…an optimistic poem about plunging into the great unknown.
 

THE EDGE IS A GOOD PLACE TO GO BEYOND

In the beginning
the world was indeed flat…

the roundness was created later
by a crusty dark-eyed captain:

having gained riches and fame
through a lifetime of struggle
he festered, dissatisfied…
until his imagination hit upon
the type of fanciful goal
that brings destruction:

he would escape his malaise
by venturing forth alone
in search of
the edge of the Earth

and when he found the end
he’d plunge over
to discover
what lay beyond

even though that leap
might mean his death.

Having chosen this quest
our captain did not hesitate
but soon put out
in a little wooden boat…

rowing past all continents, atolls, and islands

until he arrived at
a vast expanse of ocean
unmarked and lying ominous in its quiet
all the way to an indefinite horizon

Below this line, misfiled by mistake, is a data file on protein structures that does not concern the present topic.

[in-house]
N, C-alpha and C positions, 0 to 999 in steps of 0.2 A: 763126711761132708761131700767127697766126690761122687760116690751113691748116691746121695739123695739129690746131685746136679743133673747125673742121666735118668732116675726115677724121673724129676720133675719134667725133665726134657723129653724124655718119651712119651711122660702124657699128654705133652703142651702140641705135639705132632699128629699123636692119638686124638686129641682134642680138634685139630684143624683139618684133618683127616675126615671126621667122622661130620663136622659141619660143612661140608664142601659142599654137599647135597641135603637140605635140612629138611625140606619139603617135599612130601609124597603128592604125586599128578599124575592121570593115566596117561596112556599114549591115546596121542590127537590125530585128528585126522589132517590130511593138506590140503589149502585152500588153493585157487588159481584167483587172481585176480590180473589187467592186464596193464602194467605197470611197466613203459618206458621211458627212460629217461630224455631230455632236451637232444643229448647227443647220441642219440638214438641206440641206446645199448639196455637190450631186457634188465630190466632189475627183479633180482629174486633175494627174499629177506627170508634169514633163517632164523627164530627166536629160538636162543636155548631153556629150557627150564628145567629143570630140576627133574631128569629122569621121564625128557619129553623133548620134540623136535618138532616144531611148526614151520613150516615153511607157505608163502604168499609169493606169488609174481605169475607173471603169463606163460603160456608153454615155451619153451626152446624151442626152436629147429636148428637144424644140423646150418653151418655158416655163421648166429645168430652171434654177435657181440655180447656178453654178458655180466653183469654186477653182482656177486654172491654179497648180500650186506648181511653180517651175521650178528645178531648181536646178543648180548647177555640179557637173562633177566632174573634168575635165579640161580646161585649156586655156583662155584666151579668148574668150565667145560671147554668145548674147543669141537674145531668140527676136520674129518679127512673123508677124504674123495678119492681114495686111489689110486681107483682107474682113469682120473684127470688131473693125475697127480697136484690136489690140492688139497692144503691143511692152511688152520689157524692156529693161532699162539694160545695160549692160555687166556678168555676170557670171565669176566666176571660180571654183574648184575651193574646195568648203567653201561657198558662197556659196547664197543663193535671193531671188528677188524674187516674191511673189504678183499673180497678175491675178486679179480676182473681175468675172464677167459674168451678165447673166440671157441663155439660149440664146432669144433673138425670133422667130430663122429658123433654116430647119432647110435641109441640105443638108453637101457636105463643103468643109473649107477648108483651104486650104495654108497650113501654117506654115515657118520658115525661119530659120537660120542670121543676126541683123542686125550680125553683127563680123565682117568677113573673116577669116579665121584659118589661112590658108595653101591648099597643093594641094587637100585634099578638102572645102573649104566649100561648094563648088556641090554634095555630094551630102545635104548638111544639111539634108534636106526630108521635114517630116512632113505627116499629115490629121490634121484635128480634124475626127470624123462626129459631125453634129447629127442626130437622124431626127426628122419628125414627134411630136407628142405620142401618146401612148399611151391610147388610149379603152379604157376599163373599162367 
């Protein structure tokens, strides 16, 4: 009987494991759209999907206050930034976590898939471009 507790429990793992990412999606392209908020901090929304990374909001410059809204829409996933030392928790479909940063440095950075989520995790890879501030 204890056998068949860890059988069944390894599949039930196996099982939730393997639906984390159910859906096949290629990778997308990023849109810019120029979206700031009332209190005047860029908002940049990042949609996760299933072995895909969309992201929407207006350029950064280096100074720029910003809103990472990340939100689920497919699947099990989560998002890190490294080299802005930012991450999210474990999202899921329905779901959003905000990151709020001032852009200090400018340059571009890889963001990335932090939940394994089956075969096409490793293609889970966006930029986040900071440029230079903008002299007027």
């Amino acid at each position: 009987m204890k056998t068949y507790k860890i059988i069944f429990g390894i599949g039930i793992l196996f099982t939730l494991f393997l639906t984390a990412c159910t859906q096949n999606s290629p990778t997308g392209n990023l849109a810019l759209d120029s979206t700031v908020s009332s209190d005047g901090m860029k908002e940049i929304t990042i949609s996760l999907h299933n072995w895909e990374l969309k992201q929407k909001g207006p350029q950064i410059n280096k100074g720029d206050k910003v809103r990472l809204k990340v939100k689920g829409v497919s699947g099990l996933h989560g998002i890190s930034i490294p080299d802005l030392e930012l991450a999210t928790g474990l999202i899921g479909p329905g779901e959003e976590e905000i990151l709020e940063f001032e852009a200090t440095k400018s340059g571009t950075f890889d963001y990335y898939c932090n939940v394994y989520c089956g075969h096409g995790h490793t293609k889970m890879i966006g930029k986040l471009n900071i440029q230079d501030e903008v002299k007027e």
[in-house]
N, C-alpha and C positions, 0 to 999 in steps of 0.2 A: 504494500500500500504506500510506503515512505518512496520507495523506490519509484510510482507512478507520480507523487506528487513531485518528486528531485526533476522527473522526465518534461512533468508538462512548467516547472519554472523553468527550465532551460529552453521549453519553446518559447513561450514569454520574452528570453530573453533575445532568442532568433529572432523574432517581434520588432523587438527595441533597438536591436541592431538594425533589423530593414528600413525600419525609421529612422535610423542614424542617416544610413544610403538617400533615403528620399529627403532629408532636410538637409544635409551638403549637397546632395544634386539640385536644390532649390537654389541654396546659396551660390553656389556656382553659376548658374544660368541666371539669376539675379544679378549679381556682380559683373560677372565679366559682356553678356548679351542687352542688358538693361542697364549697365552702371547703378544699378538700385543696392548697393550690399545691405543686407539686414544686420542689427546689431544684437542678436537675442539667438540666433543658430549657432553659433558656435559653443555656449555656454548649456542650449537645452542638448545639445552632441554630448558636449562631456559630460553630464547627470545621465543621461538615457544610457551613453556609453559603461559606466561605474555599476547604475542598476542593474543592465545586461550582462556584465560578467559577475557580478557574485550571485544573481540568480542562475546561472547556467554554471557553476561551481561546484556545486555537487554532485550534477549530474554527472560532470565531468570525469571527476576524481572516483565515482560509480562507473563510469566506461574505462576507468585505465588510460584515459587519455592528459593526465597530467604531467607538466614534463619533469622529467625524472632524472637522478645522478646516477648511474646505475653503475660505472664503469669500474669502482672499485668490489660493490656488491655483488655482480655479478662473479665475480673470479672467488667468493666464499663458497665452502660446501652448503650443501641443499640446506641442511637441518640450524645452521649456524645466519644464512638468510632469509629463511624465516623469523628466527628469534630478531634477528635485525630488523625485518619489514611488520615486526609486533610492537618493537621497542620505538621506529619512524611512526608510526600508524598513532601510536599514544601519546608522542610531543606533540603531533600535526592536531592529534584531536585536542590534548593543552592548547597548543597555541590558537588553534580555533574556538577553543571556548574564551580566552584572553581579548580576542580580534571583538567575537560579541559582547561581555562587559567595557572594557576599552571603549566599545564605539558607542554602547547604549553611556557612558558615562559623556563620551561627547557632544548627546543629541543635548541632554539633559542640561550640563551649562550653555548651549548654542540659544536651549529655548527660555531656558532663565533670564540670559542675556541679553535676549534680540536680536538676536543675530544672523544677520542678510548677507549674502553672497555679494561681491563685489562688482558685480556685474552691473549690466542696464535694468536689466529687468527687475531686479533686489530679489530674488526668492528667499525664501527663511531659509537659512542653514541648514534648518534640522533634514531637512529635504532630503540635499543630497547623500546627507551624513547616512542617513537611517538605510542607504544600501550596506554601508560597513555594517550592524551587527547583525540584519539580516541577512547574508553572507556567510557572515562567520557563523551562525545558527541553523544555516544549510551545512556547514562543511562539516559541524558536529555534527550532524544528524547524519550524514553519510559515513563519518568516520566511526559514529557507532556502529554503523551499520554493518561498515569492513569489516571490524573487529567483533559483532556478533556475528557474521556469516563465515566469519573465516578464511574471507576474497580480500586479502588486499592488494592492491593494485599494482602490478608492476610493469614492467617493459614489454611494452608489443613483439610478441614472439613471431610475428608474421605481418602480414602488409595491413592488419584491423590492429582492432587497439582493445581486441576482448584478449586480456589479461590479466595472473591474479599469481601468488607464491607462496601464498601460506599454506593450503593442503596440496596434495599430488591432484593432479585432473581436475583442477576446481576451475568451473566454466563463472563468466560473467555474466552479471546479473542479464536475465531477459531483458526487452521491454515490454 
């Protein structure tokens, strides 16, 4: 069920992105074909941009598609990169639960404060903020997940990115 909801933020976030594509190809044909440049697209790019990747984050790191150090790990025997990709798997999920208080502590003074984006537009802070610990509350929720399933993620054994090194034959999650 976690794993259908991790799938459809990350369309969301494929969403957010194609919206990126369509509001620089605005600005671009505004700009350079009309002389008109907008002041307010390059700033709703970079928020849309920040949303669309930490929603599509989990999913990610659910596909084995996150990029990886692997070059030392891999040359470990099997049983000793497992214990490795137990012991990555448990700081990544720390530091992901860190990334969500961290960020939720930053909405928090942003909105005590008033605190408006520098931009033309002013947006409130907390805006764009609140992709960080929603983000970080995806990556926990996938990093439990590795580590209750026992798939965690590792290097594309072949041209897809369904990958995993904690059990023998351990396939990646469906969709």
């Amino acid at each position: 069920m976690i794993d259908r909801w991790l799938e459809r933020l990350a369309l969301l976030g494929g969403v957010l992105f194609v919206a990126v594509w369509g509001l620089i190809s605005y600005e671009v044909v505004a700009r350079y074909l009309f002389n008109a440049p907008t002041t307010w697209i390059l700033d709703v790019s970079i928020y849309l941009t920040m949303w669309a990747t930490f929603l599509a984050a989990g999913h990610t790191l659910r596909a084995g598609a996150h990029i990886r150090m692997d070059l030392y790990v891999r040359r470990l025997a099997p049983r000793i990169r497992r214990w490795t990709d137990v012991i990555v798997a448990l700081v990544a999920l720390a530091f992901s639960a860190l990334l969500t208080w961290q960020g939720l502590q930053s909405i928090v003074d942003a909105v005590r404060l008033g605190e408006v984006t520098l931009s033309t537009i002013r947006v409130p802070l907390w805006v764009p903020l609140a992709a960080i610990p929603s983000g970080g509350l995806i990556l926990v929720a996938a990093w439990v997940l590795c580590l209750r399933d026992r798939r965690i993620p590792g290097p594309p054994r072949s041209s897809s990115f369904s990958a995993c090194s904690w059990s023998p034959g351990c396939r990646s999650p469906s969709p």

but
our mariner did not hesitate—
no, he continued on…

and when all land had disappeared
he forgot both distance and time—
his mind became numb
as his body became numb:
he ceased to think
he ceased to care
he moved by rote
he even forgot who he was

and did not break
from this stupor
until he finally came to a place
where the waves pulled back
upon themselves
as if afraid of falling off.

The air sizzled with static energy
as our captain stood and gazed
into the darkness beyond the water
where a swirling mass of dense gray cloud
obscured the great monolithic
Unknown…

Yes, he hesitated

before he said
what he usually said
when afraid but resolved:
“damn it all to hell!”

then with his next breath
he plunged into the wild threshold

where his tiny boat stuck—
caught in a force field:
the bow swallowed by fog
the stern hanging on the tip
of the last ocean crest.

The worn boards shook
as though ready to explode